“We are delighted with our new partnership and the signing of the agreement with Marrakech Safi to host the Annual Investment Meeting for the first time outside the UAE. This reflects the prospering UAE–Morocco relations, especially at the economic level and direct investments. The agreement also demonstrates the great importance attached by international and UAE investors for the African market and their quest to expand investment there, which was evident over the past few years through numerous visits by delegations of the investment companies to a number of African countries,” said Dawood Al Shezawi.

Akhchichine commented: “As the host destination for the Annual Investment Meeting, Marrakech-Safi believes this is a great opportunity for the Kingdom of Morocco to boost its presence on the map of international investment and diversify the aspects of direct investment into the country and other African countries. This will provide new avenues for the diversification of industries, which is already pursued by the major global investment companies, led by leading UAE companies.”

“AIM – Africa Chapter 2017 will include a number of events, workshops and meetings between investors and government delegations as exhibitors will showcase the latest projects in the African continent, which represents enhance investment opportunities and present them to potential international investors. In addition, AIM will include organizing special trips to many locations within the city of Marrakech to promote tourism to strategic partners,” added Akhchichine.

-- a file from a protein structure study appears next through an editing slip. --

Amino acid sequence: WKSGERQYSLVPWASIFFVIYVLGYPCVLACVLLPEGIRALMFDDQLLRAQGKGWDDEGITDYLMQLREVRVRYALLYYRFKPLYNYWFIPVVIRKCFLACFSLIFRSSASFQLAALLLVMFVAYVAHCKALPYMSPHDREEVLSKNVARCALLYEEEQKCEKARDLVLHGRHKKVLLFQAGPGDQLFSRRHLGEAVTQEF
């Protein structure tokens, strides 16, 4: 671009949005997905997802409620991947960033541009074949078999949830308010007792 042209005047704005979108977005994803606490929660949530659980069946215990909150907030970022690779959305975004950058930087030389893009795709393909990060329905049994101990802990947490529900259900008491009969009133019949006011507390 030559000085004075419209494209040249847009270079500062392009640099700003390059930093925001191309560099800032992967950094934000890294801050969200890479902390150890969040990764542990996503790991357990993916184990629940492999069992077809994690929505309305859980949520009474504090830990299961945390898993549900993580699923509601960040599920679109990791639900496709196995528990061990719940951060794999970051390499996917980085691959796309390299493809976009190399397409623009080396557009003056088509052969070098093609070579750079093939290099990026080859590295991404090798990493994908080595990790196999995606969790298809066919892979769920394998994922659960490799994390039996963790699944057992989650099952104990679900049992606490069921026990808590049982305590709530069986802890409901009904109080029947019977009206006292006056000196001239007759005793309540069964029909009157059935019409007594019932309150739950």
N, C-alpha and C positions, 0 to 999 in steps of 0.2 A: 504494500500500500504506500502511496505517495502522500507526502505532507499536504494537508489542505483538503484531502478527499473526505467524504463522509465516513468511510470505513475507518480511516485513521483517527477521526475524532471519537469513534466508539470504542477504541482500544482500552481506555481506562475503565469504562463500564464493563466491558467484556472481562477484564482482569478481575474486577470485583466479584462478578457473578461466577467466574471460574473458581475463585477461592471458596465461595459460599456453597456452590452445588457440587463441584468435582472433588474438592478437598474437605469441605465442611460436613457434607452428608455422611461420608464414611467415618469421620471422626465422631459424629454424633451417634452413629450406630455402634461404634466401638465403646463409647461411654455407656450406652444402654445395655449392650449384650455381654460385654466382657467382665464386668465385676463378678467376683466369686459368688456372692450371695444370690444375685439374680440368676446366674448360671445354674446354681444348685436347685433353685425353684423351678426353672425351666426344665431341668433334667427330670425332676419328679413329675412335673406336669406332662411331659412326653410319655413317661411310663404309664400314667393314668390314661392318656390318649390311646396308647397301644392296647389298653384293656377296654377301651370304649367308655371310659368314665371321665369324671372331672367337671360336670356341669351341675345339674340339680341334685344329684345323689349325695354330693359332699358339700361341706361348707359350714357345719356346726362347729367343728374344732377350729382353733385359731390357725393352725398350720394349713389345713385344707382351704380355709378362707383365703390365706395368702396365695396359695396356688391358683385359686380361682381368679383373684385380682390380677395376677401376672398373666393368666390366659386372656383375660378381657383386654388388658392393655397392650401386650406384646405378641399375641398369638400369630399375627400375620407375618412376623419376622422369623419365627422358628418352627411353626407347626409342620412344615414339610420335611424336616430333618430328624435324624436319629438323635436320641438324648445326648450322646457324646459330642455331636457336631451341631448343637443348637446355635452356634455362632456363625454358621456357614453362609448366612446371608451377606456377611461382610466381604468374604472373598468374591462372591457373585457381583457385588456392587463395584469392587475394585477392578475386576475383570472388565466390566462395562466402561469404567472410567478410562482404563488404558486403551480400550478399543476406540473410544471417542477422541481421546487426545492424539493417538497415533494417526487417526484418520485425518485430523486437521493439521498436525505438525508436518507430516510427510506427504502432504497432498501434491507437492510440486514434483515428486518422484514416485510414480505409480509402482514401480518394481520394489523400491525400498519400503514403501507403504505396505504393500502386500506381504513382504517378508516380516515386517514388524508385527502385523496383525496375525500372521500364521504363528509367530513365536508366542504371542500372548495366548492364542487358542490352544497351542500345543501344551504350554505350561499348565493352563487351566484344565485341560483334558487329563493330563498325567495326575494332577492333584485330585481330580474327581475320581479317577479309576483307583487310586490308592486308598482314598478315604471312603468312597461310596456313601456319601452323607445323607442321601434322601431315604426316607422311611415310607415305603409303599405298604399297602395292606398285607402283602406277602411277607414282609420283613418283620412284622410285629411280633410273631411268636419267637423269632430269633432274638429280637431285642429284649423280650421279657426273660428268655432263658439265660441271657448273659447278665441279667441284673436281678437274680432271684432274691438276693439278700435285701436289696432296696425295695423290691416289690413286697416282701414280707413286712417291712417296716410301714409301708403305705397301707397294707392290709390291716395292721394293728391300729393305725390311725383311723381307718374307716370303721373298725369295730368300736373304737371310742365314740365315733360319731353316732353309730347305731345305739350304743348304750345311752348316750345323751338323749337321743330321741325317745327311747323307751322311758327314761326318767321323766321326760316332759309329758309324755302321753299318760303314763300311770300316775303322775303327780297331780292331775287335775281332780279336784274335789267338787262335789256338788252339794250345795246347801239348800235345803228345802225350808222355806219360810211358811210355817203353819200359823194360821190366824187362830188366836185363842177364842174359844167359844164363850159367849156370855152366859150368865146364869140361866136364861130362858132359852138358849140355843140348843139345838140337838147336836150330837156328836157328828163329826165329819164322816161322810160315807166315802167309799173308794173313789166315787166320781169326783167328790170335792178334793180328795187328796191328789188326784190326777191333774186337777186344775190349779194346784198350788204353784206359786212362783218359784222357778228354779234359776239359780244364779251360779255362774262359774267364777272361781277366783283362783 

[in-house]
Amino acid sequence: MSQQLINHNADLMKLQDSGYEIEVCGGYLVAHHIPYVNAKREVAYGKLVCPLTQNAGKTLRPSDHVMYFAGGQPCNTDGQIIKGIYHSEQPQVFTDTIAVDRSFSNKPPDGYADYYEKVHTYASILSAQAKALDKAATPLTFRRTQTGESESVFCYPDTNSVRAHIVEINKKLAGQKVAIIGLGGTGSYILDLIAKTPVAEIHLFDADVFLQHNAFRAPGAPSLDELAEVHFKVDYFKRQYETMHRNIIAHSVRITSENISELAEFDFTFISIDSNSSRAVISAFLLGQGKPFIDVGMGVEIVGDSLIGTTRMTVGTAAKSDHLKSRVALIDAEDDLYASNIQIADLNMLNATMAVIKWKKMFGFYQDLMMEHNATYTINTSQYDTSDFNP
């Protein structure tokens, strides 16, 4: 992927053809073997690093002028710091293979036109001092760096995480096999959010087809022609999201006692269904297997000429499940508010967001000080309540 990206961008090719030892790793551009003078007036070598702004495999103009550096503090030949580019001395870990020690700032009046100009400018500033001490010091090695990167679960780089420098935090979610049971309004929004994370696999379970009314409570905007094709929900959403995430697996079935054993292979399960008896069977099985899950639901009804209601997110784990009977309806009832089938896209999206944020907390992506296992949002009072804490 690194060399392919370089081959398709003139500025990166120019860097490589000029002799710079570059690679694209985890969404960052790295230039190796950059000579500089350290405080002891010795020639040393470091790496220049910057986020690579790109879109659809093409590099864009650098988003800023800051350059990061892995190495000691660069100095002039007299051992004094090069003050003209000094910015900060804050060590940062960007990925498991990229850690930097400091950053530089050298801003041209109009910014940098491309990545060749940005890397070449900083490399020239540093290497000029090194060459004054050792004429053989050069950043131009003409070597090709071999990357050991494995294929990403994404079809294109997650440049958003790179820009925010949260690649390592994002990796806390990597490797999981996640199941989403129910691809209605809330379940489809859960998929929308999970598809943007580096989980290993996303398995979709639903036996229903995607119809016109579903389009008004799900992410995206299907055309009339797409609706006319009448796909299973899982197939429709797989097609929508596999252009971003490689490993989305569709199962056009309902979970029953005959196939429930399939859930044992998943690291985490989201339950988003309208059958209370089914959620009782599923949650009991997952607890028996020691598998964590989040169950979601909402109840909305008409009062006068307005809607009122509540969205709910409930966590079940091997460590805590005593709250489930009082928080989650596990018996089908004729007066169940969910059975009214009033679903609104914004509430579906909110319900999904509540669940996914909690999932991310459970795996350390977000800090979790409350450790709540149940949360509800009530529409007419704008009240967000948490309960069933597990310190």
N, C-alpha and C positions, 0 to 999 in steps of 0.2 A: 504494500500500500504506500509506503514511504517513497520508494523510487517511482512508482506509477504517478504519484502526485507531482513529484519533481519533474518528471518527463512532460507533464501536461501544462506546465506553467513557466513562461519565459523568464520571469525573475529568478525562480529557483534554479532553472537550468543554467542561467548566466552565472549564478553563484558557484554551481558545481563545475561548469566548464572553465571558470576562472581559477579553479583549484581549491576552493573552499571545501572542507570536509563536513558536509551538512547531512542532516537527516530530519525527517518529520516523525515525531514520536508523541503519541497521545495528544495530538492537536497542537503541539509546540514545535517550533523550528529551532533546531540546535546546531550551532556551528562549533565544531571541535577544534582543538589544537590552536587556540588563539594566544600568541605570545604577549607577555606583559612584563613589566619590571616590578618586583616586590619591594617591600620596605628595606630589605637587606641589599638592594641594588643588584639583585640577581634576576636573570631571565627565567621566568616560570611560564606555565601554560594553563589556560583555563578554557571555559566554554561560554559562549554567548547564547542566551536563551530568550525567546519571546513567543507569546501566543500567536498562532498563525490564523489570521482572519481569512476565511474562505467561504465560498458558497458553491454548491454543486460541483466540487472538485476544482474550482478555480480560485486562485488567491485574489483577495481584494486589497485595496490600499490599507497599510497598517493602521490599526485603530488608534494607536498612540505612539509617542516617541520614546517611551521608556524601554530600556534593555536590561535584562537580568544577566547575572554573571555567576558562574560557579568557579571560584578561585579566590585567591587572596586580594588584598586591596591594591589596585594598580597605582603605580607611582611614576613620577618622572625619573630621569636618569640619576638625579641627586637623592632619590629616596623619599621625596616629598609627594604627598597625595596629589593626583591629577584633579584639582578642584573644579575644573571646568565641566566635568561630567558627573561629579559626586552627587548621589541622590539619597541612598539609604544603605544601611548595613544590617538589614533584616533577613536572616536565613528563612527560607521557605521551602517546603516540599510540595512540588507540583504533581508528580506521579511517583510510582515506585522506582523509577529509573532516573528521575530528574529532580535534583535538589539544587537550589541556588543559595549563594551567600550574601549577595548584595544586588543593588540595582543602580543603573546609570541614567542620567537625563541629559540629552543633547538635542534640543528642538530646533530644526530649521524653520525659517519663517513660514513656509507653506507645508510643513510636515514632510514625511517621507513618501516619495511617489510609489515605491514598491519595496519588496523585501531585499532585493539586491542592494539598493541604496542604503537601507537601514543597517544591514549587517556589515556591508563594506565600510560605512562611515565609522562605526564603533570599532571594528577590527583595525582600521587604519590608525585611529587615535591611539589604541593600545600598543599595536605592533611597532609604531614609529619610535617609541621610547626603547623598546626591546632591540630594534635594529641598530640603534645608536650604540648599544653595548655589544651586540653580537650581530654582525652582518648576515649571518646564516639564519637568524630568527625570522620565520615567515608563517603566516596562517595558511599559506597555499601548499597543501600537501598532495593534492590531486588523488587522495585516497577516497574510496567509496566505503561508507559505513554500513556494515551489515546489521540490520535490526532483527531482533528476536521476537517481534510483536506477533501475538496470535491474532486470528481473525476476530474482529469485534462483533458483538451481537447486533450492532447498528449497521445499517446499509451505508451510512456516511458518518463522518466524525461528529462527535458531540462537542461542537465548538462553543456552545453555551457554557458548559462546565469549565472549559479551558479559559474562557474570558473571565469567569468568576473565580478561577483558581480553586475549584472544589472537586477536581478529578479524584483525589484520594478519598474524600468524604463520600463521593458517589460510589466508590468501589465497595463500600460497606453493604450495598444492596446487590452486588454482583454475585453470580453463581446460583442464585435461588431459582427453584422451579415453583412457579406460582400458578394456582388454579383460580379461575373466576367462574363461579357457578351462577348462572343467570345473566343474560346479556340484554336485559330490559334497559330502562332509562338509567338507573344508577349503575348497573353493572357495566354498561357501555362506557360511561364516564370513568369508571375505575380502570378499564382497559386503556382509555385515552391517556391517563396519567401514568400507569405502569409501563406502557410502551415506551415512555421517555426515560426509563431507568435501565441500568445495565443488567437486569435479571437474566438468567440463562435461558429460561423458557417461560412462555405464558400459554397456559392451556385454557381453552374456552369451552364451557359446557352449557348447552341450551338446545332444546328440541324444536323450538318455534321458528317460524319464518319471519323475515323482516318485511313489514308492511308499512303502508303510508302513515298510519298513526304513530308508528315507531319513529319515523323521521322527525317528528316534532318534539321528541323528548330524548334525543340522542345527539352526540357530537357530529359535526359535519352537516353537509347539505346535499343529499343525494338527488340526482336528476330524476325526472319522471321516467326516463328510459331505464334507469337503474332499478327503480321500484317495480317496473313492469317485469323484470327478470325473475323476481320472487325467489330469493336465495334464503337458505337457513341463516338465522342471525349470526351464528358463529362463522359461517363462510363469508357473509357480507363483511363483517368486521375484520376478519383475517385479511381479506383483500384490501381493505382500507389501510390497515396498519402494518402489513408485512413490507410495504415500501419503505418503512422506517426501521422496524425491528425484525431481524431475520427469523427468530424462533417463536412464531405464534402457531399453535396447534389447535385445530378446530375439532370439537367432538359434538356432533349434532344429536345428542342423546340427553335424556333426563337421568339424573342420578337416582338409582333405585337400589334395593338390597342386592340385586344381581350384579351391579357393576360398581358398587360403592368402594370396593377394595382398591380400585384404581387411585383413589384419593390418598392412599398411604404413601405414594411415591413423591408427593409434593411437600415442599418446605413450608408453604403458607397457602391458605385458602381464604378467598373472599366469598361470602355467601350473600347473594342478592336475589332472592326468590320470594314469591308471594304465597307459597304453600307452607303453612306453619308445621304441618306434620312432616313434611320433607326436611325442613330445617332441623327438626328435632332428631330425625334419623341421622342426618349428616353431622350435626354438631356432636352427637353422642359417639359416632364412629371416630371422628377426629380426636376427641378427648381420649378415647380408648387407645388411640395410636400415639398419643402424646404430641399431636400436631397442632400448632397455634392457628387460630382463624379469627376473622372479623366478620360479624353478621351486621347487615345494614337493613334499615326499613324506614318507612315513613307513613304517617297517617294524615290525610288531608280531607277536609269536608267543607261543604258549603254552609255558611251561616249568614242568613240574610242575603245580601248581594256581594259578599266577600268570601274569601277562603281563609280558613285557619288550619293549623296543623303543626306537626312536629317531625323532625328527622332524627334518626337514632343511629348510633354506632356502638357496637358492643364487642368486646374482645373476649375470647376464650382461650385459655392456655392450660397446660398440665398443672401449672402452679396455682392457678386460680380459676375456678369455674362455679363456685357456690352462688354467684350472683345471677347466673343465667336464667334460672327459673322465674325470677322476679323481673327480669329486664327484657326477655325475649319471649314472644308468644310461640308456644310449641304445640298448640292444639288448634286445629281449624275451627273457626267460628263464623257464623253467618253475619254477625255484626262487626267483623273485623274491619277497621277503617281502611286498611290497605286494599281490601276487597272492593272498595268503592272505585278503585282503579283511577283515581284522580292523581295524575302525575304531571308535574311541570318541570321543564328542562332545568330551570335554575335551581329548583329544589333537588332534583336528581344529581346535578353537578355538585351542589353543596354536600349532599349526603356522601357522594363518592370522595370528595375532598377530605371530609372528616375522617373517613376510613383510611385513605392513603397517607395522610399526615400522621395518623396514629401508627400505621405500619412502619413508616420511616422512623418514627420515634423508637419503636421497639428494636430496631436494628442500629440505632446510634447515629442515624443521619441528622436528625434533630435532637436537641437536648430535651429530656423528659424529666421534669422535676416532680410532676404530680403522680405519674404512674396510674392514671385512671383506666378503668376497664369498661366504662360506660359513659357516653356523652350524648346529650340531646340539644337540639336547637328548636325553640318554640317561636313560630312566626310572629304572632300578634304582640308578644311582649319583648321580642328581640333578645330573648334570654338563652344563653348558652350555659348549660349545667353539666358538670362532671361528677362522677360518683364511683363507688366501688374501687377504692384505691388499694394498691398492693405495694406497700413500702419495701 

Al Shezawi added: “Organising the debut of AIM in the Kingdom of Morocco in Marrakech-Safi is an important step as it will be hosted by Africa’s most dynamic markets. AIM will provide an attractive environment for reviewing promising African investment opportunities in many of the countries that have begun to achieve significant economic growth rates and become eager to attract more direct investments into diverse sectors.”